4. Make sure that your text editor notifies you when the underlying file changes. If this doesn't happen, then you might unintentionally clobber (overwrite) another's edits. This happens as follows:
    1. you edit a file (with your write tokens)
    2. you save the file, commit, and release the write tokens
    3. you leave the file open in your editor
    4. Collaborator Charlie modifies the files
    5. you update the file on your disk (but leave the file open in your editor)
    6. you then make some changes to the file (after getting the write tokens)
    7. and then you save those files, but because your editor never reflected the underlying changes, everything that Charlie did is forgotten
    8. you commit the changes, and your version control software thinks that you knew that you were overwriting all of Charlie's changes (because it gave you the new file), and everyone else will also miss out on Charlie's changes

    Emacs does notify you when this happens: either use emacs or a text editor that does this.

  5. When the deadline gets really close, I like to print out a copy of the paper, mark the changes with a pen, and then quickly grab all the tokens for a paper to implement those changes. (If rewrites or large text additions are required, I do those in a scratch file.) I can then very quickly implement my changes while holding the tokens for a short period of time. If time is really short and there are lots of papers going in for a deadline, I may hand you (physically or virtually) the marked up version to implement the changes. This is meant to save time. If anything is unclear, please ask me.
  6. If you're actively editing a file, you should only put in the files needed to generate the output. Do not store the intermediate or final output (pdf, log, aux, etc.). This is not just to save space (every little change, no matter how small, will force a multi-megabyte file to be saved) but also because it can get in the way of other people as they're compiling the document.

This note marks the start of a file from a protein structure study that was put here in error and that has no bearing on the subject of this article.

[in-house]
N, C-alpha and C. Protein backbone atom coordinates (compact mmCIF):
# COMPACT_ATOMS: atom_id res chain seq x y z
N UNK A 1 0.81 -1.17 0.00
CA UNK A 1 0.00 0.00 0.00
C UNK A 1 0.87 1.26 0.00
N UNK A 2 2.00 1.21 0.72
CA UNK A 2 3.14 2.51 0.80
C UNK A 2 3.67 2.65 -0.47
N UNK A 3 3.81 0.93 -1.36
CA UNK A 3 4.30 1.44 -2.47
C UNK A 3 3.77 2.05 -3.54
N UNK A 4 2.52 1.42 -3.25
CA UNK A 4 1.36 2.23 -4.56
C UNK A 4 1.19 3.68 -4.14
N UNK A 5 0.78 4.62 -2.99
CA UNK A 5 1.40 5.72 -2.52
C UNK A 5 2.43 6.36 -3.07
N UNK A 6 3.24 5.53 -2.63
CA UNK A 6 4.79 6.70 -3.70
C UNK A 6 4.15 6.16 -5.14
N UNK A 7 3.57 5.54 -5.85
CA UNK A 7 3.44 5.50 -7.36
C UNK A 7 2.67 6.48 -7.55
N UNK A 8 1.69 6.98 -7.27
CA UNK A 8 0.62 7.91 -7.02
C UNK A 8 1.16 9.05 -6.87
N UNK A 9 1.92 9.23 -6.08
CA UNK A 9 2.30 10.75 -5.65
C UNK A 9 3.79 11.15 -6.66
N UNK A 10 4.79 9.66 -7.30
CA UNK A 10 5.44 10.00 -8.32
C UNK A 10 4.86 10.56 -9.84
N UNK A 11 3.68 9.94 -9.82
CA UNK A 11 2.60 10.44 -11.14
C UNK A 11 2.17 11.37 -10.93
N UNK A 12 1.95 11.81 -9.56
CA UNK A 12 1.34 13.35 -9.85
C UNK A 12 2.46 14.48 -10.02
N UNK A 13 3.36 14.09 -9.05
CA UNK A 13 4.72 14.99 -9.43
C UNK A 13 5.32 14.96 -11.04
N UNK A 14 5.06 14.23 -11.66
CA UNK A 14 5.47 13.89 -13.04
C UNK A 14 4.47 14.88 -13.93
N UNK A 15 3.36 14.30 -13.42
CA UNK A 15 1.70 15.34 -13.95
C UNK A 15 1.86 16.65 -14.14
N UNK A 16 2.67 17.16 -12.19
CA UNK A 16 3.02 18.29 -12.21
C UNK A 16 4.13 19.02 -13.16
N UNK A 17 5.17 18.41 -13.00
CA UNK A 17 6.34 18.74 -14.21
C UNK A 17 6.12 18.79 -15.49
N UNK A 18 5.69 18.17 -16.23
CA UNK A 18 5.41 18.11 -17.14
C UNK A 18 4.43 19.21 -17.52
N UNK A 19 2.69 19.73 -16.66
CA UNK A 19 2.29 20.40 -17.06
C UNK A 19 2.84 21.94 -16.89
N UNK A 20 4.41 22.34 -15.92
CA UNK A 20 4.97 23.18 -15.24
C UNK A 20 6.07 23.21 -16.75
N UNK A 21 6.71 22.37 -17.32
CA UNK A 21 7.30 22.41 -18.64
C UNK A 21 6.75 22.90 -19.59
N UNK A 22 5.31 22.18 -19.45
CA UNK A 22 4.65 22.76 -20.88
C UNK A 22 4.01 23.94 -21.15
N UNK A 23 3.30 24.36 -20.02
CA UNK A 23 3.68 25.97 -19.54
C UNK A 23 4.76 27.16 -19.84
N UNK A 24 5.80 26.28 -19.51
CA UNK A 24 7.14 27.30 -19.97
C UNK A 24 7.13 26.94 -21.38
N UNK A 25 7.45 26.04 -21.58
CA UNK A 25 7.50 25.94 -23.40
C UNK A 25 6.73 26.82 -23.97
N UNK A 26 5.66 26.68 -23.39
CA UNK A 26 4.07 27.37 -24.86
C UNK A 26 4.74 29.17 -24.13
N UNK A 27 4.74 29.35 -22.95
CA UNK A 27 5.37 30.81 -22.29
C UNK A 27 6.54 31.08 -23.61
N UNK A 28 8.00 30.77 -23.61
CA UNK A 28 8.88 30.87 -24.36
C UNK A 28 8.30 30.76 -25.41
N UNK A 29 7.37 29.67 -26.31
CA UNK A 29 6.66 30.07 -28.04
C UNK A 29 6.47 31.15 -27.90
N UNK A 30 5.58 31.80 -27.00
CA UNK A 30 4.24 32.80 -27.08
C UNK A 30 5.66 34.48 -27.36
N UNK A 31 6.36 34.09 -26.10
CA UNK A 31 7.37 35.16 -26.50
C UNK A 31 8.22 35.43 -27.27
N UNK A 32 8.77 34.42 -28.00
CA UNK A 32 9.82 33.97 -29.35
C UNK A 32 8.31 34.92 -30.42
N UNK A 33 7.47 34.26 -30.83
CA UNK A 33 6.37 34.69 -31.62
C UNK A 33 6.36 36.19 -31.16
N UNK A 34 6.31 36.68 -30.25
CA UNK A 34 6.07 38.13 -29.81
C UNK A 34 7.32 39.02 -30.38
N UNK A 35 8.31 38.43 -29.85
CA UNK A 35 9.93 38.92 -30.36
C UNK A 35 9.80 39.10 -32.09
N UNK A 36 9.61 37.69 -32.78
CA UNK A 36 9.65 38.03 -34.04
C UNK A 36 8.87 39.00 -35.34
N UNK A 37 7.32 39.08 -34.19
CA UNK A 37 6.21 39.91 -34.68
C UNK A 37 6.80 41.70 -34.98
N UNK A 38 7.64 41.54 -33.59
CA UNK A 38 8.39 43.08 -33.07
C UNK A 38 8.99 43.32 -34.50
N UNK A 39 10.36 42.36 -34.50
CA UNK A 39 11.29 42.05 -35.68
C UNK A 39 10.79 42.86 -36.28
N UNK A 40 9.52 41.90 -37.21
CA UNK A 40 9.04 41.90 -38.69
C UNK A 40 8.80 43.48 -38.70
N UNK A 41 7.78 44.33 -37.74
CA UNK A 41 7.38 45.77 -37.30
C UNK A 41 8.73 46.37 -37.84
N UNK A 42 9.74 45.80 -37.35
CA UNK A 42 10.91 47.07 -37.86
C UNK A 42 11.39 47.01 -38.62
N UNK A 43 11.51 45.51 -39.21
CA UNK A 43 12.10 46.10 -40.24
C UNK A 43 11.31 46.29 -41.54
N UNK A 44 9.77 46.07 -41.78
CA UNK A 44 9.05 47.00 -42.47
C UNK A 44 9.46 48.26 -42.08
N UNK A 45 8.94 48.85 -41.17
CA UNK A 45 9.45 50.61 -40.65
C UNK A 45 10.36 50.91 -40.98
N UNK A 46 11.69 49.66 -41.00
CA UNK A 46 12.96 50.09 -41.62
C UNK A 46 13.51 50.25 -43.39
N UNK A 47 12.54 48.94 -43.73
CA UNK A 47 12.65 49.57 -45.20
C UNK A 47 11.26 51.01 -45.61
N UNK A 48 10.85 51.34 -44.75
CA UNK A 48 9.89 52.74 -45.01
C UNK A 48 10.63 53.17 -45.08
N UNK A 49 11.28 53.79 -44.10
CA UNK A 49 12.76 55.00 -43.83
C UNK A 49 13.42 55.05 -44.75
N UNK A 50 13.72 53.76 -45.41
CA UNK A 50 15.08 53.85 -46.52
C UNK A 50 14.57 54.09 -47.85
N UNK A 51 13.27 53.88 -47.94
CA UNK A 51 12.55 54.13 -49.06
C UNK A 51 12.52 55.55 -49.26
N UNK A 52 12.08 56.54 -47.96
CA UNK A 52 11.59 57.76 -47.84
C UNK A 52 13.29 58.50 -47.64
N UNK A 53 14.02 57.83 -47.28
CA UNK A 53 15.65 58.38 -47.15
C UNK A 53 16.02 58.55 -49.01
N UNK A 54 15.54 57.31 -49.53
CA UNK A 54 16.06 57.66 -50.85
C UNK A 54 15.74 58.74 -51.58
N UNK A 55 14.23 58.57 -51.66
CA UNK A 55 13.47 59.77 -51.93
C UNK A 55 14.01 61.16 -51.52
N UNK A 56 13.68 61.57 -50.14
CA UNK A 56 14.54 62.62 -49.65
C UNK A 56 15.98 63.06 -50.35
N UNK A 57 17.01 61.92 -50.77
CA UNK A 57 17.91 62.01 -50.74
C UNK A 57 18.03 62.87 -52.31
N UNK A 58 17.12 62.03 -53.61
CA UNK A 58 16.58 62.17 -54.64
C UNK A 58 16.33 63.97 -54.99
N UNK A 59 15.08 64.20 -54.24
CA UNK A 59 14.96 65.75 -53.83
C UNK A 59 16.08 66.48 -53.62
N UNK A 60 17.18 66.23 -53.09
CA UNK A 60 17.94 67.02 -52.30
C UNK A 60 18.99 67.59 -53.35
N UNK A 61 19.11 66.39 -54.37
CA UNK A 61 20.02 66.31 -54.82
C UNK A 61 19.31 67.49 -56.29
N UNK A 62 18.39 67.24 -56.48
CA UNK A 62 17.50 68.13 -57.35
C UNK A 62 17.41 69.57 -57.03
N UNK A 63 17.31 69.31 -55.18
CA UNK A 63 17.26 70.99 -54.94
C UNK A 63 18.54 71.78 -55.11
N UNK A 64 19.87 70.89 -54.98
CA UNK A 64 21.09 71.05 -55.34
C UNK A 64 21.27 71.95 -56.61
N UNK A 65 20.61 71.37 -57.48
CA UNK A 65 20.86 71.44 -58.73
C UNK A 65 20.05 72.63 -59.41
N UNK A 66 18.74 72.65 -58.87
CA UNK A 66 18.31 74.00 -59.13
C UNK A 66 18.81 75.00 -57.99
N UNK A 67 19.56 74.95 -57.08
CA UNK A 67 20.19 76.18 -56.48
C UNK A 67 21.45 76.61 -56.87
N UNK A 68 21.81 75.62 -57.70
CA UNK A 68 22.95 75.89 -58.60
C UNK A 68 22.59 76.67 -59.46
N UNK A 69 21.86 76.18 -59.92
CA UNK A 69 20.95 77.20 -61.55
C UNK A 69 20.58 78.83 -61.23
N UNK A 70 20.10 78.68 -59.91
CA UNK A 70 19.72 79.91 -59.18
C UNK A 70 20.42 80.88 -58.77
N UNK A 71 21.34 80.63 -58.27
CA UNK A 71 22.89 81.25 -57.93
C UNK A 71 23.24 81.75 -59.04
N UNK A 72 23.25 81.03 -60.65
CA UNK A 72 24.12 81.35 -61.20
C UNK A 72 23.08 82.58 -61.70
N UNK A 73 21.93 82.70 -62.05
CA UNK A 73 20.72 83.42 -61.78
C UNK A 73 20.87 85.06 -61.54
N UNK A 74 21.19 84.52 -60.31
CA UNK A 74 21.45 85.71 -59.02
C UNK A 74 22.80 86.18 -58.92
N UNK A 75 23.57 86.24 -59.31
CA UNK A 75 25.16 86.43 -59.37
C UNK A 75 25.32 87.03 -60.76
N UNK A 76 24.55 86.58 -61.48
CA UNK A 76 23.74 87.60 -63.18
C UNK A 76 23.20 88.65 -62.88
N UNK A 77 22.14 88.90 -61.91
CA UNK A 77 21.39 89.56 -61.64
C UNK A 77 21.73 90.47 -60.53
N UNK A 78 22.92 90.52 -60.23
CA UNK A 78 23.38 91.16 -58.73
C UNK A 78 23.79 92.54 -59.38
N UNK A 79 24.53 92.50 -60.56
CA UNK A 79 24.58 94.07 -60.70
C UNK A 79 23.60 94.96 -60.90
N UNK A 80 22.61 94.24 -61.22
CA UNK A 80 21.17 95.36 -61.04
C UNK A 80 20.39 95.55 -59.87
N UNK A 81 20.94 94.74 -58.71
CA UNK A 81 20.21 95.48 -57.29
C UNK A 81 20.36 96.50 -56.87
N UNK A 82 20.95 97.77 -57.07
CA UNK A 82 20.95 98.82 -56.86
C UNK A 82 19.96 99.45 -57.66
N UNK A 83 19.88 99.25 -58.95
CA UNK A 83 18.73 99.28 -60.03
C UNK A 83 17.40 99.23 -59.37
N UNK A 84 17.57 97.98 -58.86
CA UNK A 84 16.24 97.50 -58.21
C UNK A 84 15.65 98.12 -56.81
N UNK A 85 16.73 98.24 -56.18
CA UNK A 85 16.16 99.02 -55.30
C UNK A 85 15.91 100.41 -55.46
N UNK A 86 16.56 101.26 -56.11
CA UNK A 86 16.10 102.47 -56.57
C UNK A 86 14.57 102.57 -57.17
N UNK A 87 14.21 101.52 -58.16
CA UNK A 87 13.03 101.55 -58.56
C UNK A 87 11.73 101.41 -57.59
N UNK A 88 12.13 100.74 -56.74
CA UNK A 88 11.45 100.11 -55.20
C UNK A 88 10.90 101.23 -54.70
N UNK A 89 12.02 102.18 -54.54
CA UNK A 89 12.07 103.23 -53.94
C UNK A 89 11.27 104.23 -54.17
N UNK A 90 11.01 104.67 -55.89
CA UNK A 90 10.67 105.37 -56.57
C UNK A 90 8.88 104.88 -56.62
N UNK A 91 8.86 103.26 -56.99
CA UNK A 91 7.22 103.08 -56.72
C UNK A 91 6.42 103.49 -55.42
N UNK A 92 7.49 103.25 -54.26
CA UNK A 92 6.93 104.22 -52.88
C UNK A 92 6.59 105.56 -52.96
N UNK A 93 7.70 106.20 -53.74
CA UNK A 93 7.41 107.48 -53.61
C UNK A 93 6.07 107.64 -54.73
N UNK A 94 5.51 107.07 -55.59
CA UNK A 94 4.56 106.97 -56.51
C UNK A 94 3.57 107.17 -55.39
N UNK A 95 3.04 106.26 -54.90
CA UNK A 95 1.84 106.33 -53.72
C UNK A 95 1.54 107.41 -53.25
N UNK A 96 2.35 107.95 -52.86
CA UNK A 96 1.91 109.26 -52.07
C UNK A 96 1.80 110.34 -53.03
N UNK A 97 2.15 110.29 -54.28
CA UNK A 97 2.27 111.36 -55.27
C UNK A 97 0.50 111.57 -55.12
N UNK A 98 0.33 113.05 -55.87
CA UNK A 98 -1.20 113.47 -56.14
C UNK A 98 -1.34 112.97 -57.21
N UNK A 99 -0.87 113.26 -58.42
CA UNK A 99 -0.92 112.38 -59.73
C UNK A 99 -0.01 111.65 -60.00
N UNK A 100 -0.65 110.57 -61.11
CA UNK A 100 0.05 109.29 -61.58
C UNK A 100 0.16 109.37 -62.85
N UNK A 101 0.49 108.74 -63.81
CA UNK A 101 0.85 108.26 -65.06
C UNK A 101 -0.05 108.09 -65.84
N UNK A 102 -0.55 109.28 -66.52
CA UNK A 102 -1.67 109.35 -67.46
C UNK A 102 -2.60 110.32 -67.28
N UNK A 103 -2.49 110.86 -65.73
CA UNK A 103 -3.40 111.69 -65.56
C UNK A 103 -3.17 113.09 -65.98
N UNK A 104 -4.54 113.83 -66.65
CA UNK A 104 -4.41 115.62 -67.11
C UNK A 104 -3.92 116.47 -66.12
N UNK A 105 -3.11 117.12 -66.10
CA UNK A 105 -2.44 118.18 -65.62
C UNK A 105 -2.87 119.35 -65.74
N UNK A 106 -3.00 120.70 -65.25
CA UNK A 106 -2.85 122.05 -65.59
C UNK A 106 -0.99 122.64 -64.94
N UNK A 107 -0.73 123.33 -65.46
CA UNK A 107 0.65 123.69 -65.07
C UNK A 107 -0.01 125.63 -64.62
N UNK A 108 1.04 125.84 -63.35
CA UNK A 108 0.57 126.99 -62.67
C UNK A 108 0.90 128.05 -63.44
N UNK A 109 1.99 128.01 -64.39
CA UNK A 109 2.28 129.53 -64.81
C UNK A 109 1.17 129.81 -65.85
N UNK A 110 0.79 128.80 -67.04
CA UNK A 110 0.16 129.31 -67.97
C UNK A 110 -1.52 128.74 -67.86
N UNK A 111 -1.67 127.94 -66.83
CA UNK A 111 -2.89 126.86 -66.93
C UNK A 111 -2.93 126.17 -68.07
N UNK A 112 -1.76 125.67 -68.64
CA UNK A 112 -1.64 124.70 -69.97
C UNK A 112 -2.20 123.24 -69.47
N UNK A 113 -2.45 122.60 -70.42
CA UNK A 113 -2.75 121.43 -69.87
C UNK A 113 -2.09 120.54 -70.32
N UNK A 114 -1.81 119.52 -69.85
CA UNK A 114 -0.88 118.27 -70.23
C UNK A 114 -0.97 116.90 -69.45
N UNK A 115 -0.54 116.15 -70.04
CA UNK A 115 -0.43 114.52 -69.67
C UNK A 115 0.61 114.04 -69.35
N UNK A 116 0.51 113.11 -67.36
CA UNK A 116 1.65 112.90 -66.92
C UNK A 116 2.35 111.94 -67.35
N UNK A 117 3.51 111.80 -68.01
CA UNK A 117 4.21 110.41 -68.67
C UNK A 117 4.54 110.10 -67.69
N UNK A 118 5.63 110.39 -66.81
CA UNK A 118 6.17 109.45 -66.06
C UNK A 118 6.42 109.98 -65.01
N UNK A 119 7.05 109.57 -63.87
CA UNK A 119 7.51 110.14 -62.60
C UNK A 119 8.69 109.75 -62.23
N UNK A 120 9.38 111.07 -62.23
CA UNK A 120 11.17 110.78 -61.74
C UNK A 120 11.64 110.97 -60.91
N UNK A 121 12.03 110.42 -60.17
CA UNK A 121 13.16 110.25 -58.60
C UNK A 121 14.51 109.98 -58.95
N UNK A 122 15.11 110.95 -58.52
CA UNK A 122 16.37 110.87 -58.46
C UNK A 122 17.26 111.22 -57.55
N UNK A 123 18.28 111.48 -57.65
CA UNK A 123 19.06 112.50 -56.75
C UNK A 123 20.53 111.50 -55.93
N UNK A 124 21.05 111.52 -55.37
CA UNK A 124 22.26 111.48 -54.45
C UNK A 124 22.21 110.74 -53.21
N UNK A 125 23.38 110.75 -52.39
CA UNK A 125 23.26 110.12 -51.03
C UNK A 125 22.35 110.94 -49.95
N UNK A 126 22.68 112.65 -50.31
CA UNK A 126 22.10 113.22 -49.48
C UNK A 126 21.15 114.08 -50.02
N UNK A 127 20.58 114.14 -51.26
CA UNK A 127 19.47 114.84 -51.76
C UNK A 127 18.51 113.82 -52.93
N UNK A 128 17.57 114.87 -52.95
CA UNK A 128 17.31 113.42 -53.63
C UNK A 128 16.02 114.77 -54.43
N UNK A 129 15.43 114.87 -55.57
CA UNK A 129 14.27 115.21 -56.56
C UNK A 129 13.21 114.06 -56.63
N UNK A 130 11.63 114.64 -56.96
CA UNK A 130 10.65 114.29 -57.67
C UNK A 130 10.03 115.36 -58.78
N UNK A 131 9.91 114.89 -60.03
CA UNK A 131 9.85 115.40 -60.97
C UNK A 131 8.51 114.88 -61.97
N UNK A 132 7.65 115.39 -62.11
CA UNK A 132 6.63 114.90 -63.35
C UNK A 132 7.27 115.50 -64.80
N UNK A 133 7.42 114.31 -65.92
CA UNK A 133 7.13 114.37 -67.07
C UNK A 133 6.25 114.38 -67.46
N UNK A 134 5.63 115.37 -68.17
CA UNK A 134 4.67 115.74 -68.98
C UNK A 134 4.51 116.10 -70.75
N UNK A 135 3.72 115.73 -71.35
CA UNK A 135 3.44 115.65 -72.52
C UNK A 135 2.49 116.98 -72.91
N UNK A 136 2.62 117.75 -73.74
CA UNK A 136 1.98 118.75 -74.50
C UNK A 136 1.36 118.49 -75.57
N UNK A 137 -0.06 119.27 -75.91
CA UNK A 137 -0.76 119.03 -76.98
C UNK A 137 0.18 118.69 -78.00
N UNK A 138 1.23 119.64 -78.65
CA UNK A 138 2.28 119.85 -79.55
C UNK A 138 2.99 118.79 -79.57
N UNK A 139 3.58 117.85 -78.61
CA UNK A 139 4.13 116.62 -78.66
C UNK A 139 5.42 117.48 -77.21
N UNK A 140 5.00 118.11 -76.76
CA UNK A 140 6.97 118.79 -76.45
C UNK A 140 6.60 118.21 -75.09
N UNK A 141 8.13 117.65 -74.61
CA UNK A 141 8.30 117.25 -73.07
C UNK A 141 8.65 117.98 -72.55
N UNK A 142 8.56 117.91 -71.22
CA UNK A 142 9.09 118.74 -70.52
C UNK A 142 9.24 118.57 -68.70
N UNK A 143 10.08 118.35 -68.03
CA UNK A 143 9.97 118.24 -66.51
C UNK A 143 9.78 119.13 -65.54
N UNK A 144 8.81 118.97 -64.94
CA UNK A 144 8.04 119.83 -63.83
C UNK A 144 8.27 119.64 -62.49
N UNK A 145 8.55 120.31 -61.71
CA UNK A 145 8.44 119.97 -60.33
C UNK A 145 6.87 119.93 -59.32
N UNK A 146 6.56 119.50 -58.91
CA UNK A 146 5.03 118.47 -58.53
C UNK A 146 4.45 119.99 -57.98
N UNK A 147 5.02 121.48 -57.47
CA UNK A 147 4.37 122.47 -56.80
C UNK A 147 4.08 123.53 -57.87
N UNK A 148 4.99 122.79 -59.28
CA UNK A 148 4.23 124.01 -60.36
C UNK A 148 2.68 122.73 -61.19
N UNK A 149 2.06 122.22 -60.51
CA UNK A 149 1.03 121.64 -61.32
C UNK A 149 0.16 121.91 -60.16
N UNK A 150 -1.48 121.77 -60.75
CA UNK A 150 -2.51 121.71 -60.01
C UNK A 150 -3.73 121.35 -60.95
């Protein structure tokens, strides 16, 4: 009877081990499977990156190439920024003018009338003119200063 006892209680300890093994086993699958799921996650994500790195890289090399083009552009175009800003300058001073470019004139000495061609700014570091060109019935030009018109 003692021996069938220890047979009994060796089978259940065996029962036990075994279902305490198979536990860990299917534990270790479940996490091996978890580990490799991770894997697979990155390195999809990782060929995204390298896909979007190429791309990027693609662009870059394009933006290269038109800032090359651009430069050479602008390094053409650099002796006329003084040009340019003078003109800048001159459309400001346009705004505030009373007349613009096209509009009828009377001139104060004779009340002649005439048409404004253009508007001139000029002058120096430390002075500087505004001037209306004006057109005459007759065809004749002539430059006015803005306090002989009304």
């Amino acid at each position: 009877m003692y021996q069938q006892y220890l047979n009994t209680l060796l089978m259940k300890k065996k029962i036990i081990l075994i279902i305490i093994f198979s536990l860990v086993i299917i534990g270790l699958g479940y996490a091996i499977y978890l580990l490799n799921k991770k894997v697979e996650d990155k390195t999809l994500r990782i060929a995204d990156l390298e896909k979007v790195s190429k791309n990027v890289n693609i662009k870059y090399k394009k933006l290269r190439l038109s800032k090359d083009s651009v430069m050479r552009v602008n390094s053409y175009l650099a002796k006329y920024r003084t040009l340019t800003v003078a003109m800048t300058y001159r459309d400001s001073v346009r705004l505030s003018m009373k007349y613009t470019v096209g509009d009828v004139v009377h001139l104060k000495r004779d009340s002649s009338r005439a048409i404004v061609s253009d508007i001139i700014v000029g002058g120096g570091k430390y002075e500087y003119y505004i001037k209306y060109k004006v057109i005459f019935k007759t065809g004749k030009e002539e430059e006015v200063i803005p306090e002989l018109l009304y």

7. I also prefer using pdf (vector) and png (raster) files for graphics (as appropriate); this is because the output of pdflatex is usually better/easier than that of latex.
  8. Organize the files as follows:
    1. Keep all style files (e.g. things that could be shared between submissions) in the "style" folder
    2. Keep all bibliography files (e.g., bibtex source) in the "bib" folder
    3. Have the main body in a file called "YYYY_venue_project.tex" and the associated data (sections, graphics, etc.) in a folder called "YYYY_venue_project"
    4. This allows the Makefile to work well and reduces clutter
  9. What about ShareLaTeX? I do not like to use these tools. While they are good for people who are new to LaTeX or don't have a UNIX environment, I don't think they're a good tool for me.
    1. They are not mature; I was able to crash ShareLaTeX through creating a series of folders.
    2. They let you gloss over annoying errors (LaTeX itself should be more intuitive, but ShareLaTeX hides the complexity and thus problems)
    3. I have scripts to find grammar / stylistic errors that are hard to integrate
    4. I prefer to search multiple files using grep
    5. I prefer to have my research code generate figures/data which can be added to paper repository with a single command line (makes replication easier)
    6. I prefer to use emacs as editor; ShareLaTeX has pretty high latency while typing and lacks keyboard commands for easier editing

    I'm not going to say that you can never use ShareLaTeX, but if you do and expect me to have non-trivial interaction with the paper, I will ask you to:

    1. Organize files in the same way that I do
    2. . I should be able to download the source zip file and decompress it and run the Makefile to compile everything.
    3. Run my style scripts and address any errors before asking me to look at it (doing this is a good way of making sure it fits in my paper repository).
    4. Incorporate my preamble for LaTeX-based commenting (don't use ShareLaTeX commenting, as that doesn't work with offline editing).
    5. Reflow all of your text
    6. Still obey the paper token tracking spreadsheet for exclusive editing (in case someone needs to edit offline on a plane or something).

Error Analysis